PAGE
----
As high school classrooms go, it isn't much. The walls are wire mesh; the floor is concrete. Space is tight.
And the last thing you'll see are books.
But for Martin Kruse, self-employed knife-maker and part-time teacher of basic blacksmithing at Highland Hall, a private school in Northridge, this semi-outdoor classroom is just fine.
With his stocky build, long hair and beard, Kruse looks and sometimes sounds like a person who just stepped from behind an old frontier-town forge.
"Don't make me act like a teacher, OK?" Kruse demanded, at the start of this year's new class. "I get real cranky when I have to do that."
"Yeah. Mr. Kruse gets real cranky," said a student. But he was smiling. The others grinned too.
Kruse wears a heavy leather apron over jeans and a plaid shirt when blacksmithing. A beaten and stained, beaver-felt four-point Stetson hat rests comfortably on his head.
One of a rare breed--he knows of fewer than half a dozen full-time forge-using blacksmiths in the Los Angeles area--Kruse has taught the class since last year. He hopes it might help to rekindle interest in a profession that he loves, but that to many seems irrelevant today.
In his class, students learn to use a forge to make nails, wrought-iron barbecue forks, coat hooks and a simple knife blade--and to repair the school's gardening tools.
"It helps get rid of that mentality--'It's bent, let's go and buy another one,' " Kruse said.
He himself rarely, if ever, works on such simple projects. Instead, he applies himself to what he calls "the highest craft in blacksmithing," working with high-carbon steel.
He shapes the steel by heat and hammer to produce his handmade knives. Then he ensures that the knife will hold a durable, razor-sharp edge by heating it 1,600 degrees Fahrenheit and cooling it quickly in olive oil, a process called "quenching." It is difficult, hazardous work, in which the slightest miscalculation can cause disaster. By comparison, wrought iron--mild-metal steel--is easy. In fact, Kruse said, mild-steel work bores him.
"The teaching keeps me sharp," he said. "The students make mistakes which never occur to me. They stretch my capabilities."
And some of the students he has taught at Highland Hall, Kruse said, "are potentially really good."
Making sure that his 15-year-old male students--who work with fires and red-hot metals--are disciplined and safe is no easy task. Kruse does it by assuming a stance of uncompromising toughness. His communication, blunt and to the point, leaves no room for misunderstandings.
'Word Is Work'
"This is a workshop. The operative word is work. Get that?"
Clearly, however, he genuinely cares about the boys' well-being. The students wear safety goggles at all times and clothes made of cotton. Polyester, which burns easily or melts and can cause serious burns, is strictly prohibited.
The class safety record is a point of pride with Kruse, and reflects, he believes, adherence to his strict rules in class. Last year, only one student was burned, a small second-degree burn, when he tried to pick up a bar that had lost enough heat to return to its normal color but was still hot.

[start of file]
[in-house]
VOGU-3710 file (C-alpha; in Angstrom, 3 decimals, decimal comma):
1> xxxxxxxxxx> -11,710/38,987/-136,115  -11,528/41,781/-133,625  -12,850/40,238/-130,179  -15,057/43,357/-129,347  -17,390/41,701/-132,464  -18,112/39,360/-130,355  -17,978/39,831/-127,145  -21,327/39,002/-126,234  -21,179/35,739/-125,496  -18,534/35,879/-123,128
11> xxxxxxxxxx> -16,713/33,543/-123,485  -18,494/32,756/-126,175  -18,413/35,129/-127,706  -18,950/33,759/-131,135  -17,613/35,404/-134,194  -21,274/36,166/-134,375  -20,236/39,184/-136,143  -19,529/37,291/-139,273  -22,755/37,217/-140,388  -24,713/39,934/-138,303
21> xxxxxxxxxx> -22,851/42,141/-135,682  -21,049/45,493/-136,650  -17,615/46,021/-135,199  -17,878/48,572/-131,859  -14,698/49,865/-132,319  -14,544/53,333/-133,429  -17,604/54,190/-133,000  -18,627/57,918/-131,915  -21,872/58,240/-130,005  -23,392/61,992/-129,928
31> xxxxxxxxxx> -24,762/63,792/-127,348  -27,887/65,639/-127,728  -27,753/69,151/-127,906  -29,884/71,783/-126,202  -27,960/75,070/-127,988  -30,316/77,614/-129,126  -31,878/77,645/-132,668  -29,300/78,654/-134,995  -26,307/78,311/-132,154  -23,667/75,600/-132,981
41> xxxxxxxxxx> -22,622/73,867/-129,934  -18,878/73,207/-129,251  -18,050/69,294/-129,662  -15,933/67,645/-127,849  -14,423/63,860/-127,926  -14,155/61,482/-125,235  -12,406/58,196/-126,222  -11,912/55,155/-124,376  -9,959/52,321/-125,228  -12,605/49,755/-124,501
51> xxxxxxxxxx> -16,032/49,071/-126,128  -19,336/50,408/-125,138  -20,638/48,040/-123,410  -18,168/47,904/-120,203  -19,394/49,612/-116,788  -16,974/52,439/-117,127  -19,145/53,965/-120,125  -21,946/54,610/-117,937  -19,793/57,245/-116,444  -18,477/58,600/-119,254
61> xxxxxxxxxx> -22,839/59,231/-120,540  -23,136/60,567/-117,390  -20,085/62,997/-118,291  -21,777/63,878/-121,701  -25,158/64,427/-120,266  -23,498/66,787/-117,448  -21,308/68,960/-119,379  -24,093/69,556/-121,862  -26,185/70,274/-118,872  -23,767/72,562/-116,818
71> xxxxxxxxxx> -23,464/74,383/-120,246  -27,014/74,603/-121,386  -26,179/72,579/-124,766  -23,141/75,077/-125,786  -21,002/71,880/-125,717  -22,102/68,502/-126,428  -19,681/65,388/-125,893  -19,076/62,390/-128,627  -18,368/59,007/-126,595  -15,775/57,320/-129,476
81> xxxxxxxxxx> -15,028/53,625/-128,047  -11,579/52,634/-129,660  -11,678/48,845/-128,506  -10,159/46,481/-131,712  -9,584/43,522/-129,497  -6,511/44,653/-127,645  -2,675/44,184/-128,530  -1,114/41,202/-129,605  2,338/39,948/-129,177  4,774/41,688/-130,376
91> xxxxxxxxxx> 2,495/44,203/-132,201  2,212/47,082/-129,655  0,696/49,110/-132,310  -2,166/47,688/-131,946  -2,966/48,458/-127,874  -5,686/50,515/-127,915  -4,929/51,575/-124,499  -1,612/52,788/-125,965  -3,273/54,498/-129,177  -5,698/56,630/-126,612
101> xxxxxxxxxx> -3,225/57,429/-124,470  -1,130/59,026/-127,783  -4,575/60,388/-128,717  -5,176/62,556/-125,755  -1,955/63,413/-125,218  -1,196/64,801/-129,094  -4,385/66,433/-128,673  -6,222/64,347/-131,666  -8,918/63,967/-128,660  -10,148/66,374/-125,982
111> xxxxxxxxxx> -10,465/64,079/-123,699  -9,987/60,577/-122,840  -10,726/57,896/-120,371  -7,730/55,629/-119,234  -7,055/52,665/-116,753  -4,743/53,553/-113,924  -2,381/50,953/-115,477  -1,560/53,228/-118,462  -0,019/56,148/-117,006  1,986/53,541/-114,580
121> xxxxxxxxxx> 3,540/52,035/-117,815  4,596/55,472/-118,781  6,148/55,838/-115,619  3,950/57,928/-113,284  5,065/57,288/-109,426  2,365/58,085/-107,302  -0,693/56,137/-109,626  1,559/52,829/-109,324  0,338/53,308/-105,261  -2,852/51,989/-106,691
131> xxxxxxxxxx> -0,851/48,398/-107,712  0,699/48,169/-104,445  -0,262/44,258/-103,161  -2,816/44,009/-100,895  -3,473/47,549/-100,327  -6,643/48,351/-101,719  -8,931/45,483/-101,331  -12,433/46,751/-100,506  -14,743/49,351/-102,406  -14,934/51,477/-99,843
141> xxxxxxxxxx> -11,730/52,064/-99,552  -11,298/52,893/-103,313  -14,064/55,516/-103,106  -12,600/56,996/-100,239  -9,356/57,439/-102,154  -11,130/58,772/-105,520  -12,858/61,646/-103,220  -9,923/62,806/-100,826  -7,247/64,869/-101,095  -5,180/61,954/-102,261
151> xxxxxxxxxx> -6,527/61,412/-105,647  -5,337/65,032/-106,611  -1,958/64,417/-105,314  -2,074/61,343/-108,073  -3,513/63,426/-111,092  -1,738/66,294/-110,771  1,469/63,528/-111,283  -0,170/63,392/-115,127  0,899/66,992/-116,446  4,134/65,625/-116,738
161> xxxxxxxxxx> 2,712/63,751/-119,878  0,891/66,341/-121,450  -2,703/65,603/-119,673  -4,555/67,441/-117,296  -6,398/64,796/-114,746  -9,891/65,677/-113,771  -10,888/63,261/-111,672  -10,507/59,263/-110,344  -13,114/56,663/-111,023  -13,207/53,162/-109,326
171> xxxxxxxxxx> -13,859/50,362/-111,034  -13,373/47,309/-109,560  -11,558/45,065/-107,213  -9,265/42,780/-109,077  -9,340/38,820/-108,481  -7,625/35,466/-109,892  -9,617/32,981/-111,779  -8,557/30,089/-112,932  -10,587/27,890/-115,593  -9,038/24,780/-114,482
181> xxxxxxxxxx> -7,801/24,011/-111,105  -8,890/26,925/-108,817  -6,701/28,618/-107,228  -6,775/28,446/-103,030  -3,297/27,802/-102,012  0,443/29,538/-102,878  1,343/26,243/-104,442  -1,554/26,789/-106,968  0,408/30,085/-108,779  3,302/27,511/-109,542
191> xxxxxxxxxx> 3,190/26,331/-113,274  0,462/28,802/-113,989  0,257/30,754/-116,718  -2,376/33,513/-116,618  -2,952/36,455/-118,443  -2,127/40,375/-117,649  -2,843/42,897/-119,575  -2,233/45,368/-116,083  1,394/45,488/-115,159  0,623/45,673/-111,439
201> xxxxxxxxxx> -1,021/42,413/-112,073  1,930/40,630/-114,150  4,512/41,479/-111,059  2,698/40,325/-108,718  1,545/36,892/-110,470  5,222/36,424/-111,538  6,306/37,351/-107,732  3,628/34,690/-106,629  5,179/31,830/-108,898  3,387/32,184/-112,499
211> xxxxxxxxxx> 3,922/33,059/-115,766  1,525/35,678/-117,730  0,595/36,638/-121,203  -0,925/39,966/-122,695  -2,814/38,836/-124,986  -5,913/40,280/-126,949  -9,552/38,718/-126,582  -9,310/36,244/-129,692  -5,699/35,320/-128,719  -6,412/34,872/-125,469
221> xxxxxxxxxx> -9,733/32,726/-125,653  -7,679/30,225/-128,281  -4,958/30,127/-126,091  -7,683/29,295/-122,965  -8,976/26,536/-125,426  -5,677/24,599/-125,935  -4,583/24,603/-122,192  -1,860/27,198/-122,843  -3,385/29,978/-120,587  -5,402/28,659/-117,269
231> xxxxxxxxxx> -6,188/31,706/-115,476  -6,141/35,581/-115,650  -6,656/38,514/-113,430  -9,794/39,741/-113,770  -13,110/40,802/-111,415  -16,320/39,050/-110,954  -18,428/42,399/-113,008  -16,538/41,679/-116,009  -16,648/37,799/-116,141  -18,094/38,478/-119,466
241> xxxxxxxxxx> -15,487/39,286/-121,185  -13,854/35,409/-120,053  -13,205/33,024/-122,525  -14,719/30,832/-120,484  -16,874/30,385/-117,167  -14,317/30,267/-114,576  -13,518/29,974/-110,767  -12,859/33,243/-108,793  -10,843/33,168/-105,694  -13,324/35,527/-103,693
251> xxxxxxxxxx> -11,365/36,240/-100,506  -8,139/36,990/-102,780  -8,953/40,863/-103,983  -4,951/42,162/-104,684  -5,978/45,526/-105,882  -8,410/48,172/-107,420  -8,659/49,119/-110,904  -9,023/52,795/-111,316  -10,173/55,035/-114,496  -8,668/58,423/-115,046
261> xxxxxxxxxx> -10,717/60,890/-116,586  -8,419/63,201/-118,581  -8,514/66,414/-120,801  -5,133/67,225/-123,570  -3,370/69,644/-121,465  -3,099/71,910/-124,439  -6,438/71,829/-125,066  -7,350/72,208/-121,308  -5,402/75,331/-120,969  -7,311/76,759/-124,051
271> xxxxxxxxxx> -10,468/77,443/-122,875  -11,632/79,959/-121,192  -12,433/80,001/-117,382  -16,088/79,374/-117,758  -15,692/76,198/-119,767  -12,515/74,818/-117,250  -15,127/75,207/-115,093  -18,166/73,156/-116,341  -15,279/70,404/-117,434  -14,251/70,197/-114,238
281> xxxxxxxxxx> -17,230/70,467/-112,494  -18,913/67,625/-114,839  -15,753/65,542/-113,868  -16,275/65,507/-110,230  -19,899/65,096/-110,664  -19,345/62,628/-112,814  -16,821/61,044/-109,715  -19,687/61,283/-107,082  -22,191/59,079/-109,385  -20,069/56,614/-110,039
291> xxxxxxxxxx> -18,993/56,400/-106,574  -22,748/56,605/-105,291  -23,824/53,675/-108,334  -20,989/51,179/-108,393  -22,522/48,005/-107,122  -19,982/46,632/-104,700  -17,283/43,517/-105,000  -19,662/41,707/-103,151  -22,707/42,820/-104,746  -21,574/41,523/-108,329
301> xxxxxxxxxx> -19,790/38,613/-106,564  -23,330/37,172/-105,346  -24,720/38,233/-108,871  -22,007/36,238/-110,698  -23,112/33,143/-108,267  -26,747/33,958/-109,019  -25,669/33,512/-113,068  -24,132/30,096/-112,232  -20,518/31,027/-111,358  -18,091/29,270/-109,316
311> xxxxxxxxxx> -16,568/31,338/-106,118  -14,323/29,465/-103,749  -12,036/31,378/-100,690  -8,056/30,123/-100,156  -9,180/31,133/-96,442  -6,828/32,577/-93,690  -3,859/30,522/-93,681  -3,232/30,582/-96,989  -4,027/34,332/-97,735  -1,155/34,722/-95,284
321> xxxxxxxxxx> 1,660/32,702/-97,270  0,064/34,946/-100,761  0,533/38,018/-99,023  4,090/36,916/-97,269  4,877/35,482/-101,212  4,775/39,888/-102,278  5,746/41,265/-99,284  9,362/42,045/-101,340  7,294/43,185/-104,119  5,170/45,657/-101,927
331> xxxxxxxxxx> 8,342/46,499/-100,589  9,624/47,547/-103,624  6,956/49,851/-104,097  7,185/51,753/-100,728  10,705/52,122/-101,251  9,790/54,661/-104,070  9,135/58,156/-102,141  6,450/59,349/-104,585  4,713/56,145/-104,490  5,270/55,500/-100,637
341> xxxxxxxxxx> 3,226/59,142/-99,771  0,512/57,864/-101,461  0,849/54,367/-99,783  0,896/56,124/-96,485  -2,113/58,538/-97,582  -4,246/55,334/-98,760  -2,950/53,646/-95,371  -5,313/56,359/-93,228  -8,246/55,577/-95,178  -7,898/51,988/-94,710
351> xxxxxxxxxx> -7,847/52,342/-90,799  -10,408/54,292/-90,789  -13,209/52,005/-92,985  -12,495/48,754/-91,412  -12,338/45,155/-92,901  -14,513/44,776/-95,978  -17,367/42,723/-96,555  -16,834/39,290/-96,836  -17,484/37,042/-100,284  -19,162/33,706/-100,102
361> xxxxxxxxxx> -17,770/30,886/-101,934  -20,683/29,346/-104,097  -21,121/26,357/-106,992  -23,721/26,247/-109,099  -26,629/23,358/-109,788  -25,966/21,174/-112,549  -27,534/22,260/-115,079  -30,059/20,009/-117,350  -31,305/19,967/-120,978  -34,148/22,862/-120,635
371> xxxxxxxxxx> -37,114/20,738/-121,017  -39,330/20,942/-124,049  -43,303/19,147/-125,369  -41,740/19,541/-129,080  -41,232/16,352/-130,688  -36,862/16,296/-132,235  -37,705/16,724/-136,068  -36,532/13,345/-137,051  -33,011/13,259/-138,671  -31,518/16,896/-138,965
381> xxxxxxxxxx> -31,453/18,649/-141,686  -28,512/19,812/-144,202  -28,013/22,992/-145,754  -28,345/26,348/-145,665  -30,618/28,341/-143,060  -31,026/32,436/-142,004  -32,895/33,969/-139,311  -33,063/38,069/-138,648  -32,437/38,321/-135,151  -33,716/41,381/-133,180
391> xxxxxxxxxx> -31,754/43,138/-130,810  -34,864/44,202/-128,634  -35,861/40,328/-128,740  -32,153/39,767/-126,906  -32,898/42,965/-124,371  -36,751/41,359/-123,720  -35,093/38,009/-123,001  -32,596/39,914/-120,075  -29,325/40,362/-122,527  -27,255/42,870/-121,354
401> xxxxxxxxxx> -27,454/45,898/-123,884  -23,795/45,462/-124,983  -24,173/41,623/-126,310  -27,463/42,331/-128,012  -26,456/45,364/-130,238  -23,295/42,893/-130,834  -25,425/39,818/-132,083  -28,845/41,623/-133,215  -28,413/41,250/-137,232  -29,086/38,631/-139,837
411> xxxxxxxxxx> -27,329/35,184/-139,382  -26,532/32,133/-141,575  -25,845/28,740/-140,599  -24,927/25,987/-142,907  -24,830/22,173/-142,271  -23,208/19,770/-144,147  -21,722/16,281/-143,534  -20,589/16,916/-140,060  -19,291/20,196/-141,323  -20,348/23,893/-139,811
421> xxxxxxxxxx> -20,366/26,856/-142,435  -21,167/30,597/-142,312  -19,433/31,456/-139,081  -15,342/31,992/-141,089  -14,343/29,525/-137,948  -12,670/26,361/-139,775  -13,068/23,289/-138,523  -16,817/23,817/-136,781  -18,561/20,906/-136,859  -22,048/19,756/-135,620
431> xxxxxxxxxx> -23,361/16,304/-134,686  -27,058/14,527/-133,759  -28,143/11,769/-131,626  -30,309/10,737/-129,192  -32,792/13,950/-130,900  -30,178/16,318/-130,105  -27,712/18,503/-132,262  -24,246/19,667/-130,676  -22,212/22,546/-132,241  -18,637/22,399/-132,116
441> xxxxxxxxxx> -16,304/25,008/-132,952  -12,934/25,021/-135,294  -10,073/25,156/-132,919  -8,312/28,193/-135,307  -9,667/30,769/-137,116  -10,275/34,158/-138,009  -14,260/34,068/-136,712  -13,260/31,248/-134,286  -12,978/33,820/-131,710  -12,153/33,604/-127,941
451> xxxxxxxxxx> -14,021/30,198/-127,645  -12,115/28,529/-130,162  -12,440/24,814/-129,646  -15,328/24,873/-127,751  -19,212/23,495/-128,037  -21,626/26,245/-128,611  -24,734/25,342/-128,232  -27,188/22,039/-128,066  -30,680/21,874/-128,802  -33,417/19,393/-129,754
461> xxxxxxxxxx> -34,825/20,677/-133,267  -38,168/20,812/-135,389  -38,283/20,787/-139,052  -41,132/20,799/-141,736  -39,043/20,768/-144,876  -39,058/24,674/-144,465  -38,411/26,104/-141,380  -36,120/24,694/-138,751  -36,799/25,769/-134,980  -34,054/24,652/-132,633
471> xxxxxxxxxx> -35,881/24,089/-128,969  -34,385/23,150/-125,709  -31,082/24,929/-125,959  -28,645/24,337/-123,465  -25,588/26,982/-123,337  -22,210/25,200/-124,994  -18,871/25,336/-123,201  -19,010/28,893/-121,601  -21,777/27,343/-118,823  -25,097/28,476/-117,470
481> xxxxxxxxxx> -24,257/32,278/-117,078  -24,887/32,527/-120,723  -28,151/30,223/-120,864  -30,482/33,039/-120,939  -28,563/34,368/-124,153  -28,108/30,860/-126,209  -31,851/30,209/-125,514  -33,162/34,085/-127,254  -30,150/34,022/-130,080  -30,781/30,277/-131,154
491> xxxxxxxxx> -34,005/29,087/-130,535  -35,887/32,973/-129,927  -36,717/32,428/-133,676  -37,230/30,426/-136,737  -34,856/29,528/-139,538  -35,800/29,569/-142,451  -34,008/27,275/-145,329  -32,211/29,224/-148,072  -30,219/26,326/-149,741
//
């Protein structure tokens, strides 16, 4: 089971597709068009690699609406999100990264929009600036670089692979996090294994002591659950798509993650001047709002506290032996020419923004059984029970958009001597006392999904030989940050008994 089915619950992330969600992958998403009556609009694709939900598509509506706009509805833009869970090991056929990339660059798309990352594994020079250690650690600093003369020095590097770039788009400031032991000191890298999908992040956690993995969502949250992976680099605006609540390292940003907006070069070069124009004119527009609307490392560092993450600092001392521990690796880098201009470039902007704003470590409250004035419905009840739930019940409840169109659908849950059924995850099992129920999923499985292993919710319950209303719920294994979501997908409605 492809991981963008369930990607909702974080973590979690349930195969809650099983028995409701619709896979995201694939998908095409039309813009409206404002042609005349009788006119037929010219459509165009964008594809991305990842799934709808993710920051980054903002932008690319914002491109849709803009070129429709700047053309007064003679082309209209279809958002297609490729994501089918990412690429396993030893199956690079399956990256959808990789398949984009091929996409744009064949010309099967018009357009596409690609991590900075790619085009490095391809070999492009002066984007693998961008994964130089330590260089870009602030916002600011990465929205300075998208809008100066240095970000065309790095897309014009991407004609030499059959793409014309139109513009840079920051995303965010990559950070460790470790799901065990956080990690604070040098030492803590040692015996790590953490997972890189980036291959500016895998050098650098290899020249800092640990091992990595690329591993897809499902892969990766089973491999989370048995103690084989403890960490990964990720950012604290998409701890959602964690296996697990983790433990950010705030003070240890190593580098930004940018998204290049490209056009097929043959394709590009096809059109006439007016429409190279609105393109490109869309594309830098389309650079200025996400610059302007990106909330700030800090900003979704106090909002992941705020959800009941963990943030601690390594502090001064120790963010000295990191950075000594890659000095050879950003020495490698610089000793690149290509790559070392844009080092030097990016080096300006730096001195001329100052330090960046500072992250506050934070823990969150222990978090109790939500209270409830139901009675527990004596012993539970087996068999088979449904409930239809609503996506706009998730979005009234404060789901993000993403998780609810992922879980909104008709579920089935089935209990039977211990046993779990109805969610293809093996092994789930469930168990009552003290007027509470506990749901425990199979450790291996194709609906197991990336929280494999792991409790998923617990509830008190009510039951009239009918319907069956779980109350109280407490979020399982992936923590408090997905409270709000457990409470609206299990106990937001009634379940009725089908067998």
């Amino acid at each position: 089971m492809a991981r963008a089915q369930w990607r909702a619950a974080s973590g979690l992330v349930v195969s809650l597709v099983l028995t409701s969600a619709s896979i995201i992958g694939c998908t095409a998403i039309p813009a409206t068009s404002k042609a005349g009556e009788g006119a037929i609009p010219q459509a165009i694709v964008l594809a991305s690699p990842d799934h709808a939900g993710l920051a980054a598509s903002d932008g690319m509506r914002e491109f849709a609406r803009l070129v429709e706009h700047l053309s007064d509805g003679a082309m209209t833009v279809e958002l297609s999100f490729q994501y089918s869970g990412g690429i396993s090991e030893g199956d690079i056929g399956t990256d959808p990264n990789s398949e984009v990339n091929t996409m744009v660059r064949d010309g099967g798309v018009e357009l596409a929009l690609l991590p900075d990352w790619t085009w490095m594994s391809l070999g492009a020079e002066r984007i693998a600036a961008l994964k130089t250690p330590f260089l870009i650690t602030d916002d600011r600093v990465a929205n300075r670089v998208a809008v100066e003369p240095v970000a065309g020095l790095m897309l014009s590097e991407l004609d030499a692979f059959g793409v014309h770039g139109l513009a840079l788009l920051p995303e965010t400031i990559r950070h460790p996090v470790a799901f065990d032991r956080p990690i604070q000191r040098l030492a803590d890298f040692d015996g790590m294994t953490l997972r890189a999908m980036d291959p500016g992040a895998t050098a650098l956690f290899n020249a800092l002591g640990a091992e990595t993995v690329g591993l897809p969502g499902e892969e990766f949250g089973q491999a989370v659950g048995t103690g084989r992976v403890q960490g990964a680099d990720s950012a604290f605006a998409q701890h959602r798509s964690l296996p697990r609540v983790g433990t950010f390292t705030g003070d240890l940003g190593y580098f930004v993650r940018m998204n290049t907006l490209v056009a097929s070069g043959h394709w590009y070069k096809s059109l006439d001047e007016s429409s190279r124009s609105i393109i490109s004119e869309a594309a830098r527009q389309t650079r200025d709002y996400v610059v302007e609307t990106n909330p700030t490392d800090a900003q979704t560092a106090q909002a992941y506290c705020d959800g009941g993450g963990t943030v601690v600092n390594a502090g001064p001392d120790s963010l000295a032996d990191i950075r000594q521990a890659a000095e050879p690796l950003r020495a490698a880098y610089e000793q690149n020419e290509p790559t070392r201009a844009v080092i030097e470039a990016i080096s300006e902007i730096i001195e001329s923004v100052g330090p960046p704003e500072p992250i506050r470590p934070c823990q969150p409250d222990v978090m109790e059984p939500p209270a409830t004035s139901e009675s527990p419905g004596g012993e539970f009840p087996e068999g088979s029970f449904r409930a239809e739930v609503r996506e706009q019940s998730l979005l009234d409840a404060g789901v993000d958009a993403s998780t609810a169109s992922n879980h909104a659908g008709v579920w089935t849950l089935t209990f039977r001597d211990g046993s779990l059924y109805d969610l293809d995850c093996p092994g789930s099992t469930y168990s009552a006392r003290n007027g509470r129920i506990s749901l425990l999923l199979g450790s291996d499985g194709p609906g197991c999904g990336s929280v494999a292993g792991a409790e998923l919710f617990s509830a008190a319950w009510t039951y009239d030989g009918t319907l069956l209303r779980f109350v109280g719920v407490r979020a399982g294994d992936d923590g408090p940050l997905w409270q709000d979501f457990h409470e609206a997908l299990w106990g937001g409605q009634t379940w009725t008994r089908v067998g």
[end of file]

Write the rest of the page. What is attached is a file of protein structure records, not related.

The two forges look like large upside-down lids. Each forge carries a small mound of coal, and from its underbelly hangs a corrugated-rubber hose attached to a cast-iron, hand-cranked air-blower. The blower drives air through the forge and increases the temperature of the fire.
Once the fires are lit and burning, the class quickly becomes patterned into a weaving, ceaseless movement of human bodies: from blower to fire to anvil; from anvil to fire to blower. Beating, turning, picking up, putting down, cranking the blowers, and once again beating the iron.
Kruse, completely absorbed, becomes both choreographer and participant in this dance. Talking almost non-stop when needed, he directs his attention first to one student, then another.
"Slow down, you don't need to burn it up, just keep it steady."
Then, "Whoa, we don't need Mount Vesuvius in there."
"Bobby," he said in an exasperated tone, turning to a student sprinkling water on his forge with a long-handled ladle, "you're not making mud pies. You're looking to steam off the impurities."
Then, back at an anvil: "Hit that sucker, OK?"
Greg Anastas, 15, hammered at the red-hot metal that was soon to become his first hand-crafted nail.
Blacksmithing is hot, hard and hazardous work, and by the time the class was over the students had worked up a sweat. Coal dust was smeared across arms and faces.
After nearly two hours of labor they looked tired. The work requires constant effort, tremendous concentration.
Curiosity drove Greg Anastas to try blacksmithing. He's pleased he did. "It's the funnest class," said Greg, who now rates blacksmithing with cross-country running, wood-carving and chemistry as his favorite classes.
Bob Ramirez and Craig Ernst entered the class this year with more experience. Both 15-year-old sophomores have chosen a second year in Kruse's class. Academically oriented and planning possible careers in law or medicine, they discovered they enjoyed the physically demanding work, finding it made a welcome break from their academic studies.
"I like it. It's fun. It's enjoyable," Ernst explained. "Yes, it's hard work. You get dirty; you sweat, and you have to concentrate all the time. If just one person isn't paying attention, someone could get hurt."